My Tokyo travel recommendations

I often get asked by friends visiting Tokyo what they must see/eat/experience, so in this post I’ll summarize my top recommendations. This doesn’t aim to include all the cool places, but rather highlight some of the less known parts of Tokyo that I really like.

All photos were taken by me in this post.

Things to see in Tokyo

Ghibli Museum and Kichijoji

I highly recommend Ghibli Museum, if you like any of their classic movies. You need an advance ticket to enter, and tickets go on sale on the 10th of the previous month.

Rooftop garden of Ghibli Museum (photos are not allowed inside)

The museum is located in Inokashira Park, so I recommend to take a train to Kichijoji and then walk from there. After or before the museum I recommend walking around the park and also around Kichijoji station, North of the park. Kichijoji has many shops on both sides of the station, and it’s a popular weekend destination for Tokyoites (which also means it gets pretty crowded, so weekdays are better to visit).

To eat

If you get hungry, Kichijoji has many great local restaurants. Some of my favorites:

Kichijoji is popular on the weekends, and it might be hard to find a restaurant without reservation. If you run into this problem, try one station up or down the Chuo line: Mitaka or Nishi-Ogikubo both have many great local restaurants and they are often less crowded.

Kappa bashi shopping street

Kappa bashi is located between Ueno park and Asakusa, so I recommend visiting this together with either (or both) of those. It’s a shopping street lined up with restaurant-supply shops and kitchen-equipment dealers.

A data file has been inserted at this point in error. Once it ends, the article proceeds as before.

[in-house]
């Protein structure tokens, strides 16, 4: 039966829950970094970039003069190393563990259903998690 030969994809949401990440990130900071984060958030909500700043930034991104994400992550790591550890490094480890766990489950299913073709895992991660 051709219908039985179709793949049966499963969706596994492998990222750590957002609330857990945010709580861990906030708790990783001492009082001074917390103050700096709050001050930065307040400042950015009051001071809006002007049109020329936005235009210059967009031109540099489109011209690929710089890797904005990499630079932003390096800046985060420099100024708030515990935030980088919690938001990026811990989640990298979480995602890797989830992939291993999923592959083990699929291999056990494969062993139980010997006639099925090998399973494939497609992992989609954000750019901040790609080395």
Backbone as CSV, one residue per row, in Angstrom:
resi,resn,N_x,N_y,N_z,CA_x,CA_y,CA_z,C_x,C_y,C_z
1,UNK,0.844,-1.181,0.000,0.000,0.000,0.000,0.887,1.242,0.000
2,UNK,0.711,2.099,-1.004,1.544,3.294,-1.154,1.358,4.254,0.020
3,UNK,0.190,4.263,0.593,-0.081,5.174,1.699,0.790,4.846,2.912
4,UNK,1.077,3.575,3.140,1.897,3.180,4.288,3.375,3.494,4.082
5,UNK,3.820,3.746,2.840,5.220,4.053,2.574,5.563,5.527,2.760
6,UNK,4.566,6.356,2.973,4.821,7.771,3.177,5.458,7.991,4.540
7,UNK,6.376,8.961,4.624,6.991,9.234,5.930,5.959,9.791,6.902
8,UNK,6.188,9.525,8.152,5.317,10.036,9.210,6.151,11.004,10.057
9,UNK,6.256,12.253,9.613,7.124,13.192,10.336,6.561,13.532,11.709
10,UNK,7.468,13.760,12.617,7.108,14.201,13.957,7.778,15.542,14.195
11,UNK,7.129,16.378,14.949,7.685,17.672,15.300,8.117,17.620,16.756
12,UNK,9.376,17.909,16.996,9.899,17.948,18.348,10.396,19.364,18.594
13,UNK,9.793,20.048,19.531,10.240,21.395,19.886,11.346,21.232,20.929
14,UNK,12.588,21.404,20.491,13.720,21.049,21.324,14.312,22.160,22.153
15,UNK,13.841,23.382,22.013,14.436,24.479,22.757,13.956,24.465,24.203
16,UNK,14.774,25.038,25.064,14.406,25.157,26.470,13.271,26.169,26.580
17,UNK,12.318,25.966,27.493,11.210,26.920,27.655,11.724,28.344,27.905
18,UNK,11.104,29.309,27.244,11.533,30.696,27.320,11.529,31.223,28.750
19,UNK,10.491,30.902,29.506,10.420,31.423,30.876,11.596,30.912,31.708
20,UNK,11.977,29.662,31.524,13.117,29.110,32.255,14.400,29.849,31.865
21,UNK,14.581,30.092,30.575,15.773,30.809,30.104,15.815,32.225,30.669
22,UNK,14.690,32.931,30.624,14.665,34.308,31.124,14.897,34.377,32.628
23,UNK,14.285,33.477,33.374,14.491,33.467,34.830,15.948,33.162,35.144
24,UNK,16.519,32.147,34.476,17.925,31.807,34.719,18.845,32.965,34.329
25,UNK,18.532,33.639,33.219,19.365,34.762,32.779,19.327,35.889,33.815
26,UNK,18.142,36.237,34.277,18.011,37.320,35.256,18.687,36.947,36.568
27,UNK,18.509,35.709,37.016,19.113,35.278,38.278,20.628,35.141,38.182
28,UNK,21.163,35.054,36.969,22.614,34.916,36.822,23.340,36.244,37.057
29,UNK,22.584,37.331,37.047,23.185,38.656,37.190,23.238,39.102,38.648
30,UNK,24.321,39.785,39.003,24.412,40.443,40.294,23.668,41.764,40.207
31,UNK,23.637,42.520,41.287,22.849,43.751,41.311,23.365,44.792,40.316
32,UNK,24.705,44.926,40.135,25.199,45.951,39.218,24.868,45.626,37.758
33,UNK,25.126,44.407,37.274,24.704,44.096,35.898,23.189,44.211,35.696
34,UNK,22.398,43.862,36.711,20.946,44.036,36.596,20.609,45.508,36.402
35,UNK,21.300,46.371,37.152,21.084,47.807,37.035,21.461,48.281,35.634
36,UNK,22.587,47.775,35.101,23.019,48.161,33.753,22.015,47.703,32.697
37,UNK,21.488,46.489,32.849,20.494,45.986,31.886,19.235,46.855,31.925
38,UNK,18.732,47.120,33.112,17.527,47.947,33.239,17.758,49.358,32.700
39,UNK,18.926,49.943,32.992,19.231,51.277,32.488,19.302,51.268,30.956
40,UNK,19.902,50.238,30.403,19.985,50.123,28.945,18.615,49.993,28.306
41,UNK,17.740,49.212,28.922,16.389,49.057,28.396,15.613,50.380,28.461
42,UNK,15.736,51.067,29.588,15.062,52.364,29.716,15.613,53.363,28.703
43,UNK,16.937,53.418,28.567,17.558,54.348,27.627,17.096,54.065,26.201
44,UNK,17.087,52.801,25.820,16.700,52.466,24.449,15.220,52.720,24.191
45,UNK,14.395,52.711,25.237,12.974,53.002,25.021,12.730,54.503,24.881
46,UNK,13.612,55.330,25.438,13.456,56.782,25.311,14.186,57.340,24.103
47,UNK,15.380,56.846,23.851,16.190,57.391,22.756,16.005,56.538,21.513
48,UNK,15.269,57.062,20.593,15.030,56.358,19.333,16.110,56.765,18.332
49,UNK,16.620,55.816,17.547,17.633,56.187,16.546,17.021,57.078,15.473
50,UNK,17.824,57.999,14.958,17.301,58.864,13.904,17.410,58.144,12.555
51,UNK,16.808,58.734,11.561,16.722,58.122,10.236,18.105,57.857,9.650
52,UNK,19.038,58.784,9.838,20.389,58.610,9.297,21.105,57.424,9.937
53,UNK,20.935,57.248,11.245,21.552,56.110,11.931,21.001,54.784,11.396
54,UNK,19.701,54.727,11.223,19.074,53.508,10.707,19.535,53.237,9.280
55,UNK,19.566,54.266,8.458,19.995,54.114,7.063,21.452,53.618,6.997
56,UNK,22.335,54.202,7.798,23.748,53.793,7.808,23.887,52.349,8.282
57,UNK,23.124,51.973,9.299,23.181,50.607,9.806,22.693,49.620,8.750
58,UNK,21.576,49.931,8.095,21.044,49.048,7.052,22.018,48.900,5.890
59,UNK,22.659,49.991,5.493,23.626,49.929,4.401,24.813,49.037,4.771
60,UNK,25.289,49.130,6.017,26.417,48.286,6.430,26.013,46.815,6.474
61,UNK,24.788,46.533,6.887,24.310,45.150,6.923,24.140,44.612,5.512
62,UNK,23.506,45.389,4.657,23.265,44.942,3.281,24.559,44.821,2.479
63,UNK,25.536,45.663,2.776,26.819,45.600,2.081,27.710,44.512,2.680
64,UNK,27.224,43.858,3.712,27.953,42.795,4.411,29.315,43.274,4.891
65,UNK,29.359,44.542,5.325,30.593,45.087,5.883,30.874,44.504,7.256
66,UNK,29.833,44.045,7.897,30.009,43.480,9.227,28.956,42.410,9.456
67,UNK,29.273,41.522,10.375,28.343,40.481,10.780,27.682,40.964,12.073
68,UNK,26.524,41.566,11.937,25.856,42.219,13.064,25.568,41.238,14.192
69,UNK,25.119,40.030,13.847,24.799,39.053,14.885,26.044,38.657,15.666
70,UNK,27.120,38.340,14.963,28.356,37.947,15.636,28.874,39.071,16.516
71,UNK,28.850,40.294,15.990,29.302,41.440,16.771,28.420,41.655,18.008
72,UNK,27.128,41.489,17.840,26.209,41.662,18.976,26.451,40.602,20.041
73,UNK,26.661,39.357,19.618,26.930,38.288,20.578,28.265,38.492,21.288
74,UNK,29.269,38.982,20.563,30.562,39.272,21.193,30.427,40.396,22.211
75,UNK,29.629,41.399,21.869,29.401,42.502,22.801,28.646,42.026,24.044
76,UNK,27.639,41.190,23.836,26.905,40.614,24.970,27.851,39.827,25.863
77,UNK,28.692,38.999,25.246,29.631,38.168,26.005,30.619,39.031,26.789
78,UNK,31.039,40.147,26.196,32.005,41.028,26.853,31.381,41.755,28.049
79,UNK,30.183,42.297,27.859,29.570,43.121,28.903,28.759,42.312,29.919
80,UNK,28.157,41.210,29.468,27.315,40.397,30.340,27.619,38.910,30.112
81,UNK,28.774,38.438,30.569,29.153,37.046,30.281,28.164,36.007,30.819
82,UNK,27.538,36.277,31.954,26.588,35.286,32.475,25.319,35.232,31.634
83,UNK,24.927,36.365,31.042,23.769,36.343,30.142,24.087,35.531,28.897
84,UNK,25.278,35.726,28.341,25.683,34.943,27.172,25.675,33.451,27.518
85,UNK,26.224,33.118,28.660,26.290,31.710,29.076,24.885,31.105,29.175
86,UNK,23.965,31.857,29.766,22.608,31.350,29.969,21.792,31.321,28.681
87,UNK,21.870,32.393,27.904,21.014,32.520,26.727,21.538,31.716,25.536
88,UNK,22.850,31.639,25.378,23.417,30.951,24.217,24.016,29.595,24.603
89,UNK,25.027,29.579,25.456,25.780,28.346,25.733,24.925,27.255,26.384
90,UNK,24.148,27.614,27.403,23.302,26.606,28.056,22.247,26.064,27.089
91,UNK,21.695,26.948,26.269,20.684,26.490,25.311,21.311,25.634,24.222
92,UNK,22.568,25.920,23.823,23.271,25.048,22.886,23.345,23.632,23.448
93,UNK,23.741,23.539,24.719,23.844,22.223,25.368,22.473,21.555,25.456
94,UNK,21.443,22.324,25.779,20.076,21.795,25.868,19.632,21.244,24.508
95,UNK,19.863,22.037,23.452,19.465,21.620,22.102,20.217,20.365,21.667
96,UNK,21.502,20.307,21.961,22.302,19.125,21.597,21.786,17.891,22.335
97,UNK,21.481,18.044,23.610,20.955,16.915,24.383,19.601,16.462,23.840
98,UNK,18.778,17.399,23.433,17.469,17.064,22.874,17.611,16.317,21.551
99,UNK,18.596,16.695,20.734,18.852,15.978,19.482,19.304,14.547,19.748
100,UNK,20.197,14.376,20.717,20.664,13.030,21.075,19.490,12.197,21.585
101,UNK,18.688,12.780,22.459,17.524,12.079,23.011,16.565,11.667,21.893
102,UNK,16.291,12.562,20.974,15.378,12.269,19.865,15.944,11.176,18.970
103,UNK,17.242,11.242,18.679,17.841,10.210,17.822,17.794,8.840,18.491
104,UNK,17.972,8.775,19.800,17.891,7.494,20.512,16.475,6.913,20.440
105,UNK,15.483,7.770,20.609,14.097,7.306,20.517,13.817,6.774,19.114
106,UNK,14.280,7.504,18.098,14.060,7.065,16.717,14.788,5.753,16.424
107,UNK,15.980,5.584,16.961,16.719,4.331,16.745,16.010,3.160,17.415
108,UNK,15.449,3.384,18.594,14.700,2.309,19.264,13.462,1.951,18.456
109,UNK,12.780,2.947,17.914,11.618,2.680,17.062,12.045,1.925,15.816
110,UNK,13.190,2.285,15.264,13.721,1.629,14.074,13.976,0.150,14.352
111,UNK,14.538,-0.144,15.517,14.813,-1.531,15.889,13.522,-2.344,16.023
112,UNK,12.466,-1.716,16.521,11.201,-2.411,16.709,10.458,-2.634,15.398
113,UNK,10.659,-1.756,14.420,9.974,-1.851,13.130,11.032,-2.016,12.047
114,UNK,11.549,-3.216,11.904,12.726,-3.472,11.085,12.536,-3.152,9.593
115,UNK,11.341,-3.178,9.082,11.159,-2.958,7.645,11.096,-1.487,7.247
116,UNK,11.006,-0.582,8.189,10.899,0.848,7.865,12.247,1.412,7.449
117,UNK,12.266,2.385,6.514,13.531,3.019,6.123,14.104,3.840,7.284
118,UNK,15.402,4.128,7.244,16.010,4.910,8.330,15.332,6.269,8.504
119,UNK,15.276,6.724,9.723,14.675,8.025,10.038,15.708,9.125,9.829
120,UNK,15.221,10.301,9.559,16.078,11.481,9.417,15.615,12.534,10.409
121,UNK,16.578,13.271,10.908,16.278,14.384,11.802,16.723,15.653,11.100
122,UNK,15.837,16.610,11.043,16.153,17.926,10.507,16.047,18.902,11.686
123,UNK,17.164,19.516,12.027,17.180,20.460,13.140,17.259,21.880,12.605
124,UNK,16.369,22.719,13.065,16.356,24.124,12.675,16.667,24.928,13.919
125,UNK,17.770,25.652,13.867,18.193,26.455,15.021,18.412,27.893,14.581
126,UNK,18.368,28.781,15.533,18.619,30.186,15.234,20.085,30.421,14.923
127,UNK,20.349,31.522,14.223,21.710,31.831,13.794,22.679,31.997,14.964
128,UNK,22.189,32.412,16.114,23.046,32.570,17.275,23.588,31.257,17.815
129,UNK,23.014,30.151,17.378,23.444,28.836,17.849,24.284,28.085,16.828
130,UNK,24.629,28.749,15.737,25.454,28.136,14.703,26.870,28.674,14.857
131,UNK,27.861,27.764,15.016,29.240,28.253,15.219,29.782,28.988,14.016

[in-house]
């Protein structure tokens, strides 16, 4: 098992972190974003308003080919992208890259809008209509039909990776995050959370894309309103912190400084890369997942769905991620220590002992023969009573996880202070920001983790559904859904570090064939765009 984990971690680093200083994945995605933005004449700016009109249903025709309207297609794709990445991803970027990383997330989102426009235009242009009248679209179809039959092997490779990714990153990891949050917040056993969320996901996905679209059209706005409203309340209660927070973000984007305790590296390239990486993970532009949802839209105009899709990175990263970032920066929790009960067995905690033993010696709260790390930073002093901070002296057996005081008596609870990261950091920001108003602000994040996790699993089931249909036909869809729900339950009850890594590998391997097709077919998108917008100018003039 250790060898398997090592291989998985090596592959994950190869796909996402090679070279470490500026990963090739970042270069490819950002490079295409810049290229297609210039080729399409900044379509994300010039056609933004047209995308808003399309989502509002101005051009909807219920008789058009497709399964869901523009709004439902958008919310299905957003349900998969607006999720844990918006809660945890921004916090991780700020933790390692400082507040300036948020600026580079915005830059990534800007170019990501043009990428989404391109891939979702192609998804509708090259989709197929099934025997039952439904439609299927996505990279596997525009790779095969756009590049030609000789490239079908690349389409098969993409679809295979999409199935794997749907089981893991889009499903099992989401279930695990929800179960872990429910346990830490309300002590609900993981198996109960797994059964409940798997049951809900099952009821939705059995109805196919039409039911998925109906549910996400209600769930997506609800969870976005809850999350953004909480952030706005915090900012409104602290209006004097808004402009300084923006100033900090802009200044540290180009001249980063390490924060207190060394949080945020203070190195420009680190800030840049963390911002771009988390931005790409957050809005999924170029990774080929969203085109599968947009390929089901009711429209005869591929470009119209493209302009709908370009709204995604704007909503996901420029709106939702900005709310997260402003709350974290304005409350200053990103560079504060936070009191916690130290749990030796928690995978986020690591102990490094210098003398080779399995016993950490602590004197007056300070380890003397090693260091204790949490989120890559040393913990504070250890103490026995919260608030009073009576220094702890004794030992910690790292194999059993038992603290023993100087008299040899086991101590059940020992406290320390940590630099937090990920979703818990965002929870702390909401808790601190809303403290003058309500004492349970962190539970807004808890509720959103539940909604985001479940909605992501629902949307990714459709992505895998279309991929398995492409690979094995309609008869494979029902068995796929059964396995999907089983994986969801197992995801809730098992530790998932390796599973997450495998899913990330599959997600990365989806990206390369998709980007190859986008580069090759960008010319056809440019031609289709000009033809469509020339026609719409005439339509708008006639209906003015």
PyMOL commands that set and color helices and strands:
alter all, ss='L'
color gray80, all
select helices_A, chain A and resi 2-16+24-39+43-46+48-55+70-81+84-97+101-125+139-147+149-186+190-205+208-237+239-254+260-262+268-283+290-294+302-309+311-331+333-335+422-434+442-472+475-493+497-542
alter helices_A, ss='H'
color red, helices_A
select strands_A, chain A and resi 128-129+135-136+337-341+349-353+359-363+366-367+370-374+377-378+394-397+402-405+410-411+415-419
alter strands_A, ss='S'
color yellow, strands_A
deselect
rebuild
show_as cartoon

What I really like about this place is that while the shops serve tourist and regular customers, they also actively serve restaurants as well, so you can see all the things that one would need to open their own ramen shop.

Since it’s a street, Google Maps brings you to the middle. I recommend starting at the shop called Niimi and then walk North from there.

Niimi store with the iconic chef

If you are in the neighborhood, you’ll likely also go to Sensō-ji, the famous temple in Asakusa (gets a bit crowded, but still a must see). Close to the main gate of the temple is the Asakusa Culture Tourist Information Center which has a great view from their top floor (all for free).

View from the rooftop of Asakusa Culture Tourist Information Center

To eat

  • Kappa Matsuri - small local place serving okonomiyaki (hearty omelet with noodles)
  • Sometarō - slightly bigger place also serving okonomiyaki
  • Bibibi Hokkaido restaurant - bit towards Ueno, but I highly recommend this place. Their main shop is in Hokkaido (the northerns most island of Japan), and they bring most of their ingredients from there.
  • Hoppy street - this is in Asakusa and it’s a street with many bars with outside seating.

Hoppy street


Ginza is the upscale shopping district of Tokyo. The reason I like it is due to its architecture: Japanese building rules are pretty lax (it’s mostly about not blocking sun), so brands often go pretty crazy with their design.

Louis Vutton building in Ginza

My secret spot in the area is the rooftop garden of the GINZA SIX department store. The mall itself is also really stylish (and have a huge bookstore):

GINZA SIX inside

Once you make your way up to the top, you’ll find a nice garden hidden in the middle of the city:

GINZA SIX rooftop garden

Shin-Okubo and Koreatown